Abrupt normal changes can produce ugly black gouges (See: Solid view of subsurfed meshes with inconsistent normals (top) and consistent normals (bottom)), even though these flipped normals are not an issue for the shape itself, as (See: Side view of subsurfed meshes).
A quick way to fix this (one which works 90% of the time) is to use Blender's "Make Normals Consistent" operation: In Edit Mode, select all with A, then hit CtrlN to recalculate the normals to point outside. If you still have some ugly black gouges after a CtrlN, you will have to manually flip some normals. To do this (still in Edit Mode), Look in the N Properties Panel, on the right, in the Mesh Display subsection (it is roughly the 3rd up from the bottom). There you can turn on the little cyan "Face Normals" sticks (as seen in our pictures to the right), and you can change their size to be more appropriate for the scale of your mesh. If you then go around your mesh in Face Select mode (Ctrl⇆ Tab,F) selecting bad faces, you can then use the Specials » Flip Normals functionality (shortcut: W,N) to fix them. Smoothing out normals is good for the mesh, and it's good for the soul.
Note that one problem that will prevent Blender from automatically recalculate normals correctly is if the mesh is not “Manifold”. A “Non-Manifold” mesh contains an edge that is not connected to (exactly) two faces. Generally, this means that “out” cannot be computed.
(A “Non-Manifold” mesh) shows a very simple example of a “Non-Manifold” mesh. In general a non-manifold mesh occurs when you have internal faces or edges that are unexpectedly open.
A non-manifold mesh is not a problem for conventional meshes, but can give rise to ugly artifacts when subsurfed. Also, it does not allow decimation, so it is better to avoid them as much as possible.
To locate the non-Manifold components, you can be in either Vertex Select mode or Edge Select mode and deselect all vertices. Now, either go to Select » Non Manifold or hit CtrlAlt⇧ ShiftM. Sometimes, it can take some clever work to make these areas Manifold, but with determination and creativity you will be able to figure it out. Sometimes it is only a matter of Removing Doubles (W,R) or of manually merging some vertices (AltM).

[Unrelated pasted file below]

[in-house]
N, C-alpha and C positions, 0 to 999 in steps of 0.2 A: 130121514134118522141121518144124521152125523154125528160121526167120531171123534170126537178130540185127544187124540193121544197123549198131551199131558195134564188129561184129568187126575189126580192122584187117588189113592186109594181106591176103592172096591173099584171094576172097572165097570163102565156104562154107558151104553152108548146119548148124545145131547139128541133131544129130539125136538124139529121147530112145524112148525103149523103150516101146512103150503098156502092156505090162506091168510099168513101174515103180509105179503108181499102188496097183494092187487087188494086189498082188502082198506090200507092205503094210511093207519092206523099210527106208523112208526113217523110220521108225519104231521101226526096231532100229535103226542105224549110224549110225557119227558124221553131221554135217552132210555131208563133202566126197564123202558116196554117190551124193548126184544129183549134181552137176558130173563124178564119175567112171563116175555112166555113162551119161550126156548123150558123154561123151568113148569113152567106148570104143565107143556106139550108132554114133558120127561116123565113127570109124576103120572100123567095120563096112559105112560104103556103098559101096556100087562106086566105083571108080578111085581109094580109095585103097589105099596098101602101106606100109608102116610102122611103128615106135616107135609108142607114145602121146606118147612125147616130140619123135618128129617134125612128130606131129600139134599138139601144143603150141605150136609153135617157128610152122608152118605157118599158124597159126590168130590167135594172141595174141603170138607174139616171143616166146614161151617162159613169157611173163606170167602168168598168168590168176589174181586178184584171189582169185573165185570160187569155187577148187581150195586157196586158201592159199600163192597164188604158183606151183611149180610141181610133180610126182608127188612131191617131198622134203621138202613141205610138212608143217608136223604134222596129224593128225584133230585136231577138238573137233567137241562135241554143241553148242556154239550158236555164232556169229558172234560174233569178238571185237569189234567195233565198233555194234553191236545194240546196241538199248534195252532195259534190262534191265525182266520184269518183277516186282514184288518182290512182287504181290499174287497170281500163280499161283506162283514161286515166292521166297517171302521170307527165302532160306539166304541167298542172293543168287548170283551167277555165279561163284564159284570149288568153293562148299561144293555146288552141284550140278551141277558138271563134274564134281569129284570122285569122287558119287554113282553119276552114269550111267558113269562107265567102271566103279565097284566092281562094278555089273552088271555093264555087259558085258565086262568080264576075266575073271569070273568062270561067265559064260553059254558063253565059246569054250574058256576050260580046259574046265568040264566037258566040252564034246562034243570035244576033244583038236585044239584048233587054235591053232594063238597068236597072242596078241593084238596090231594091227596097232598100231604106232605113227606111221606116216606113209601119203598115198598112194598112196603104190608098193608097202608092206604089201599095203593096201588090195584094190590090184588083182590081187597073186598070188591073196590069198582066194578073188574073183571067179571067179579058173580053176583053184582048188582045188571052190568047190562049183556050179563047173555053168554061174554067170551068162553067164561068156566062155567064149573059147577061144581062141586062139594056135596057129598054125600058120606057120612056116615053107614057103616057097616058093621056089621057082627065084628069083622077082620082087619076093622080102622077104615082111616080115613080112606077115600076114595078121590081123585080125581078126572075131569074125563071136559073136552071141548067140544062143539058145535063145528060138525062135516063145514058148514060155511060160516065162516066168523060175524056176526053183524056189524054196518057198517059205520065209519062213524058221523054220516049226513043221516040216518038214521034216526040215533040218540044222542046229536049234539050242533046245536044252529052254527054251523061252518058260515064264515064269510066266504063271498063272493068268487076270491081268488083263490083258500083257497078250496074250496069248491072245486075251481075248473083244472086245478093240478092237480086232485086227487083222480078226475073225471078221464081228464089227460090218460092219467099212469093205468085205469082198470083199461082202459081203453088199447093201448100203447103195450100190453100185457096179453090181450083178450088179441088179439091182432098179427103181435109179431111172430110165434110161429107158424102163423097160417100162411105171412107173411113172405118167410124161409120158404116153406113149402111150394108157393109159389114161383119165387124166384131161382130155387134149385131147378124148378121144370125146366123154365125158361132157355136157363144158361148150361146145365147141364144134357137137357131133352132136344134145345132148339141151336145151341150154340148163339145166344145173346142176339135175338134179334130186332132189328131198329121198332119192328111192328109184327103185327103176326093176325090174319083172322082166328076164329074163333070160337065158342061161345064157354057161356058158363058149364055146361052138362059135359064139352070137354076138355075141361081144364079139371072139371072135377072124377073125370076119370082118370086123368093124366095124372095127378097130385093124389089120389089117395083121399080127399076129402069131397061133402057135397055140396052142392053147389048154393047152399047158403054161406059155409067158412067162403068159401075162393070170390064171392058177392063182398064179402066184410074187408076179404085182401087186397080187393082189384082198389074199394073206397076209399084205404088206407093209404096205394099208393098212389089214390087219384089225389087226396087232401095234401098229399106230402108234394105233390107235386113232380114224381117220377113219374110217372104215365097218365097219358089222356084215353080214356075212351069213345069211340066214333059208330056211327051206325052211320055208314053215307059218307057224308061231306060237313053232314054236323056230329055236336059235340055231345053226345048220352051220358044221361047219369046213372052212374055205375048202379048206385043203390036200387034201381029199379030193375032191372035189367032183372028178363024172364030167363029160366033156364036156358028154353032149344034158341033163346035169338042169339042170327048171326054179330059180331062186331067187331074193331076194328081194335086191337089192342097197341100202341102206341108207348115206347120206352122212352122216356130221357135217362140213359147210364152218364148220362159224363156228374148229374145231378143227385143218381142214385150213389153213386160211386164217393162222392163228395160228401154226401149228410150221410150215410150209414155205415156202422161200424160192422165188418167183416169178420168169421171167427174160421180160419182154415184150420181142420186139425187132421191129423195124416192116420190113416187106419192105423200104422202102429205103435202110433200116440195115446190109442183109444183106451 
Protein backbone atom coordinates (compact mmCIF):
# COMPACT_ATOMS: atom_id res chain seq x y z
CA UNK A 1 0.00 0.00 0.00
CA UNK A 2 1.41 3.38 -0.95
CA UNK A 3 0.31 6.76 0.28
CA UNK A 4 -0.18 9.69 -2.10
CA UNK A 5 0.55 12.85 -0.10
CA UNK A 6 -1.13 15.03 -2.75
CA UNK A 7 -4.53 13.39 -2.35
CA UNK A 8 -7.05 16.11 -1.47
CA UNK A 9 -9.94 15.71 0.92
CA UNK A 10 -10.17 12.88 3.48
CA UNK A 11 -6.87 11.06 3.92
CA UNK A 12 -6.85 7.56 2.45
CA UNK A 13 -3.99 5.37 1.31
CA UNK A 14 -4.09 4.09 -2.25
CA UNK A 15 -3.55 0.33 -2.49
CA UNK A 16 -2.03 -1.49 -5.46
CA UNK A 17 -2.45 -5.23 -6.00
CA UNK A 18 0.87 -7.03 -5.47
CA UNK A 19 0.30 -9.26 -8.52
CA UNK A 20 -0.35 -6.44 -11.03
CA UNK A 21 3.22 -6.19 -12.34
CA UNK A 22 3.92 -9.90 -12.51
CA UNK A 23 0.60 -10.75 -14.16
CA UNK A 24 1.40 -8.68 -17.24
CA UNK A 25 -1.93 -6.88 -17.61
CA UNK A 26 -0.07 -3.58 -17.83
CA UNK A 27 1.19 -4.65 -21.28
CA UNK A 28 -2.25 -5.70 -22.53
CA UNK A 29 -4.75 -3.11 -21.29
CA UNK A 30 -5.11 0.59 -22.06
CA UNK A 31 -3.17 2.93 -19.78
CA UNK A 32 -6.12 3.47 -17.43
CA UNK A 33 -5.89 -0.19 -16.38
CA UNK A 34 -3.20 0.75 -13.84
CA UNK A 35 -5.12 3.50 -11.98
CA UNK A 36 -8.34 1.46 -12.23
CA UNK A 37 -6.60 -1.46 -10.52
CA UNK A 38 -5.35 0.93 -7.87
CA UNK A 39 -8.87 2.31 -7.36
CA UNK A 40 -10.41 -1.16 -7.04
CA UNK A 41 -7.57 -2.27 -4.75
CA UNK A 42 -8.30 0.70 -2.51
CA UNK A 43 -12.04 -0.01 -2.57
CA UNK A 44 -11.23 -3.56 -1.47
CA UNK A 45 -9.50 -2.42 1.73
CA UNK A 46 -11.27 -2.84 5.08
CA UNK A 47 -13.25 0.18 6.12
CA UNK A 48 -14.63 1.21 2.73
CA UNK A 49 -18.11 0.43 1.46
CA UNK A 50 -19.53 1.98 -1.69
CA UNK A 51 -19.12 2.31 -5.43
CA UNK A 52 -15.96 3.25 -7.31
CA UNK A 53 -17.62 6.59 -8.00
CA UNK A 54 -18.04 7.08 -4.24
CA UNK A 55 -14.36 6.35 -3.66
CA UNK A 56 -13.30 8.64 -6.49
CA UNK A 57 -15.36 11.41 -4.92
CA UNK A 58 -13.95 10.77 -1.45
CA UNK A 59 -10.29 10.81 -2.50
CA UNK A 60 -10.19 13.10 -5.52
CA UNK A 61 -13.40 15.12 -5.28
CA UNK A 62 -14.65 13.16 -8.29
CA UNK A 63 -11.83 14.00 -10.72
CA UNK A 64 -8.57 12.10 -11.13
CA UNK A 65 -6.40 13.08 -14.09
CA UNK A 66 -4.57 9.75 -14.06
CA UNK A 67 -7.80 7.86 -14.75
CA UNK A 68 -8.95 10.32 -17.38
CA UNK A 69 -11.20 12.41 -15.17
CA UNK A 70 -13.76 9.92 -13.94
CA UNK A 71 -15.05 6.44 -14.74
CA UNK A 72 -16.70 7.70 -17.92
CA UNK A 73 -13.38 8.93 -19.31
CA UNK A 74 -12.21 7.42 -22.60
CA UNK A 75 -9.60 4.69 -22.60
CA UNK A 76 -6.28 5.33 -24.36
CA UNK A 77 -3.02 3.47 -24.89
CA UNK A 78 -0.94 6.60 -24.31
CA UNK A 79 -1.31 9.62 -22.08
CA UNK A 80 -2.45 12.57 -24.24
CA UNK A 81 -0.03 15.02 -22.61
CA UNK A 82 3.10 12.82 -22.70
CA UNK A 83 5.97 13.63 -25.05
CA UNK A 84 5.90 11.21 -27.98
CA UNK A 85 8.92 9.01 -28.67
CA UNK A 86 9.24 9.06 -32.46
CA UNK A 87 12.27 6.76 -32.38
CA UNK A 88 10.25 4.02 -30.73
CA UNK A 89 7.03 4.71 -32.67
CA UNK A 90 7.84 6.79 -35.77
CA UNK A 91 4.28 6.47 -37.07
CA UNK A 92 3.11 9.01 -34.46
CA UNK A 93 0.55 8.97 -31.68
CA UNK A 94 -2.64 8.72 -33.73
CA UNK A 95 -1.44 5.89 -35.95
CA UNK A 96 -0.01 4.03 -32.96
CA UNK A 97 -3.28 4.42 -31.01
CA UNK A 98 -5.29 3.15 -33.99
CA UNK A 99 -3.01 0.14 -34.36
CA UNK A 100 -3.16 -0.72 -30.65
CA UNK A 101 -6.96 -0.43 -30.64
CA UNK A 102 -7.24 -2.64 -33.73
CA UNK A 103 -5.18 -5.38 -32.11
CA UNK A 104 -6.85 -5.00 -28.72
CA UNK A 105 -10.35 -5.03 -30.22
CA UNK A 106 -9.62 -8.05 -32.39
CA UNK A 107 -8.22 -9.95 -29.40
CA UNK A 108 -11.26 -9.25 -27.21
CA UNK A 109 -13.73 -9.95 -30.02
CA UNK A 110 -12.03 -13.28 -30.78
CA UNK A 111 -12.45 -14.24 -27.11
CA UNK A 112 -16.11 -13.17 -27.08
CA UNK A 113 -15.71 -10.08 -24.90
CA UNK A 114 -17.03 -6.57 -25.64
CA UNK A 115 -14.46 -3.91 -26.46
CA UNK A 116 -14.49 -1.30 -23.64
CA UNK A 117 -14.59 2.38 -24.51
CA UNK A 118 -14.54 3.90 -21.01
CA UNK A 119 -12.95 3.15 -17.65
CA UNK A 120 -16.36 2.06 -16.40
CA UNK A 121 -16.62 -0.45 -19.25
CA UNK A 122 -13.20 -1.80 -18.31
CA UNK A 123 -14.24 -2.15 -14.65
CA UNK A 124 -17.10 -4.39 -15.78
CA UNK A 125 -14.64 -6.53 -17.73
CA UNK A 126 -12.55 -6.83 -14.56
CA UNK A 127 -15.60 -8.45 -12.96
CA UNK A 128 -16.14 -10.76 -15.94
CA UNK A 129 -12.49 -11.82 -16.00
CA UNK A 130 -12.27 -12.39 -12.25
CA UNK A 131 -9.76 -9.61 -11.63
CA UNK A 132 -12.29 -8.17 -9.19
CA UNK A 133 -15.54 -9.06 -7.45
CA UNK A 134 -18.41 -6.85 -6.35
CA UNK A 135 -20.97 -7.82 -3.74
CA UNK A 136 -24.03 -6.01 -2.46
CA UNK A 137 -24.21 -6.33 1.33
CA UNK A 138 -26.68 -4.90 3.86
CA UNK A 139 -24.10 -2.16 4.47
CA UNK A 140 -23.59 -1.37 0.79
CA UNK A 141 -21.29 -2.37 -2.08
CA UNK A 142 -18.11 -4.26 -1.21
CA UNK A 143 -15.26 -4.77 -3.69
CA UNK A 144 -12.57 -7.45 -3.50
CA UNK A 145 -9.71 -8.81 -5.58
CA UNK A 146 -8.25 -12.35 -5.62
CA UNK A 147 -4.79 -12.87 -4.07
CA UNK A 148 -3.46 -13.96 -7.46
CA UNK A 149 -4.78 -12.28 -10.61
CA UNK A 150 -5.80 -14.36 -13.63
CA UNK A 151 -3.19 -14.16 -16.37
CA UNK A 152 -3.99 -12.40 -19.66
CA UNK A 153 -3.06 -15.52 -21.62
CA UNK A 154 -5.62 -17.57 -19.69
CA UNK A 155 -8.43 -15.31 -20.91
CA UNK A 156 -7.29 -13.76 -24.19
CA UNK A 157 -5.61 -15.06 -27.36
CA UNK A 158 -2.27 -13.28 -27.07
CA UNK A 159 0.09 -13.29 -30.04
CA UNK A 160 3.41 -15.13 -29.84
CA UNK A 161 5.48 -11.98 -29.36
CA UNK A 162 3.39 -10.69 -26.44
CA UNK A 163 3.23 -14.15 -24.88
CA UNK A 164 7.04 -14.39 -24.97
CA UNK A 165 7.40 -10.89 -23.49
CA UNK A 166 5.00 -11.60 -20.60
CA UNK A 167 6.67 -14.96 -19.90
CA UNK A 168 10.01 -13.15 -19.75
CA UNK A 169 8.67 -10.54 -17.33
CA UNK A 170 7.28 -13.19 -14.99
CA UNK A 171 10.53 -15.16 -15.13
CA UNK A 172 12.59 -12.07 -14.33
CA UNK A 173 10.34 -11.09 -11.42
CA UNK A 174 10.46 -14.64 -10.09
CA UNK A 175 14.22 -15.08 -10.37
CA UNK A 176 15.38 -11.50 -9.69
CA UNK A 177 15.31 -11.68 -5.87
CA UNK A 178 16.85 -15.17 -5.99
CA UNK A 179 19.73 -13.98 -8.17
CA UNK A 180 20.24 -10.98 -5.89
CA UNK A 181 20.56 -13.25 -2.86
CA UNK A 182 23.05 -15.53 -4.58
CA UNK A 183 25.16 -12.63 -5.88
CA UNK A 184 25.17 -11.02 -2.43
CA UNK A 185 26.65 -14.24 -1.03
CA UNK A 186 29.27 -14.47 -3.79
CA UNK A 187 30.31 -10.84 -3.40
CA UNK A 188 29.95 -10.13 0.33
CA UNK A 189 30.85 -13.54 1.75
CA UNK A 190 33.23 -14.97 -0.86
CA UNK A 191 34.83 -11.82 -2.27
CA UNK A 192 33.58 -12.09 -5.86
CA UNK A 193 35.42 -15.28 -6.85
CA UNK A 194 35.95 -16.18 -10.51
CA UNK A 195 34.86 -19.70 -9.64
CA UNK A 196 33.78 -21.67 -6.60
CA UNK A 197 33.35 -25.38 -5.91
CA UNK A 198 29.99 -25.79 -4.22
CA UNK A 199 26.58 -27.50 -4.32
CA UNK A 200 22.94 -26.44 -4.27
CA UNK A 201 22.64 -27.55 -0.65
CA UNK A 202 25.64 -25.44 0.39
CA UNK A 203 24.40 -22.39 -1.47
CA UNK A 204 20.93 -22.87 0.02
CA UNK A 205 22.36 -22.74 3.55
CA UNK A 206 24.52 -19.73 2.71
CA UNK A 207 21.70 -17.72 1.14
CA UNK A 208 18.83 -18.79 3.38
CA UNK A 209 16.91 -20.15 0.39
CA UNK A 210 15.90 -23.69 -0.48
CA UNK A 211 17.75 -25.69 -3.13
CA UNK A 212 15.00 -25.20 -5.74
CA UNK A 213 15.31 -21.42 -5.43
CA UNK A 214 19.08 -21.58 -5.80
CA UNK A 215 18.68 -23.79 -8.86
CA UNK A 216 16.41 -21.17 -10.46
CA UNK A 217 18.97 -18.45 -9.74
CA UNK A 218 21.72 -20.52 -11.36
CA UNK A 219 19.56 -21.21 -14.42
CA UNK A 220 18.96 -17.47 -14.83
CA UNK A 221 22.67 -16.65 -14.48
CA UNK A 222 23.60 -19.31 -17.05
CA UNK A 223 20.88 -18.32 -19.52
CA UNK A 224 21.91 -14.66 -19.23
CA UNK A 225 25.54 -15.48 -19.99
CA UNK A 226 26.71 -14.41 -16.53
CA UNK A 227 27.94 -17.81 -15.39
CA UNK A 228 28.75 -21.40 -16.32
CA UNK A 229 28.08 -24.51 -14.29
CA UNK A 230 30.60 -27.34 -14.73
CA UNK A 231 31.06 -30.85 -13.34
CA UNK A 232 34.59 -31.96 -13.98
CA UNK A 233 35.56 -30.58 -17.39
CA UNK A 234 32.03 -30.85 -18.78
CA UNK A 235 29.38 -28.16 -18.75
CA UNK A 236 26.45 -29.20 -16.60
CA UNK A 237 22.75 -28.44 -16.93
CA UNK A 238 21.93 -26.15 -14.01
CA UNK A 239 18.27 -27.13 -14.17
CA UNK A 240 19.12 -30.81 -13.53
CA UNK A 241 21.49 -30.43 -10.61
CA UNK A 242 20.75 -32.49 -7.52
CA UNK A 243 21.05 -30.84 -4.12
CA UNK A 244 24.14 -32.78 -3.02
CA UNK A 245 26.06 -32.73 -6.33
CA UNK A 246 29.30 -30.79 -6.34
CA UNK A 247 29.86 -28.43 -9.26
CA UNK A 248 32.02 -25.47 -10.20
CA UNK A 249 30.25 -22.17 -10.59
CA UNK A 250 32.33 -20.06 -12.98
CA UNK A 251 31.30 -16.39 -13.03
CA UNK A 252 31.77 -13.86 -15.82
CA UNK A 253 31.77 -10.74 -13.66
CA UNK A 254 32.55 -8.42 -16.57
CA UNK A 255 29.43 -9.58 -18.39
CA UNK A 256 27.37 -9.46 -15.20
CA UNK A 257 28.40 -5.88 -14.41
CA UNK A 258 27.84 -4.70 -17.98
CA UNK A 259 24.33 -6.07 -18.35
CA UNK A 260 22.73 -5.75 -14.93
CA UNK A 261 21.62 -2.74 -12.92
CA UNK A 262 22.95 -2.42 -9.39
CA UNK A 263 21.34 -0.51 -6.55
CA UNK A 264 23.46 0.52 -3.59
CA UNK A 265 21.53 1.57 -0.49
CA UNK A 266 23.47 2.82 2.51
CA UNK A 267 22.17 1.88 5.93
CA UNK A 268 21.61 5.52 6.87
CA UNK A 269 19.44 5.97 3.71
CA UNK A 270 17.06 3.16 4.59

Great levels of Subsurf demands more video memory, and a faster graphics card. Blender could potentially crash if your level of Subsurf surpasses your system memory.
Note about potential crashes: Be aware that the Subsurf Modifier will need more and more memory at higher levels of subsurf, and, the more dense your base mesh, the more memory you will need. In 32 bit systems, Blender could potentially crash with malloc errors, when you surpass 2~3 GiB of memo ry used. This is not a Blender bug. Blender, when paired with a 64 Bit System, could use 64 GiB of memory, thus reducing the chances of malloc() errors.
Another note about using a high levels of Subsurf with a graphics card with low total amount of Vram. When you move, edit, or otherwise work in your mesh, some parts of the geometry will disappear visually. Your mesh will actually be O.K., because the render is generated using your Object Data, even though it cannot be shown by your graphics card.
The resulting Vertex, Edge, and Face counts from the Modifier's effect on a Cube, Quadrilateral Plane, and Triangle can be found in these tables:
|Cube Subdivision Level||Resulting Verts||Resulting Edges||Resulting Faces|
|Formulae||3*2**(2*n)+4)/2||3*4**n||verts - 2|
While we're at it, here is the pattern for subdividing a quadrilateral plane:
|Quad Subdivision Level||Resulting Verts||Resulting Edges||Resulting Faces|
And, of course, triangles:
|Tri Subdivision Level||Resulting Verts||Resulting Edges||Resulting Faces|
|Formulae||Do you know it?||3*(2**(n-3))*(2**n+2)||3*4**(n-1) [Rounding n=0 case up to int]|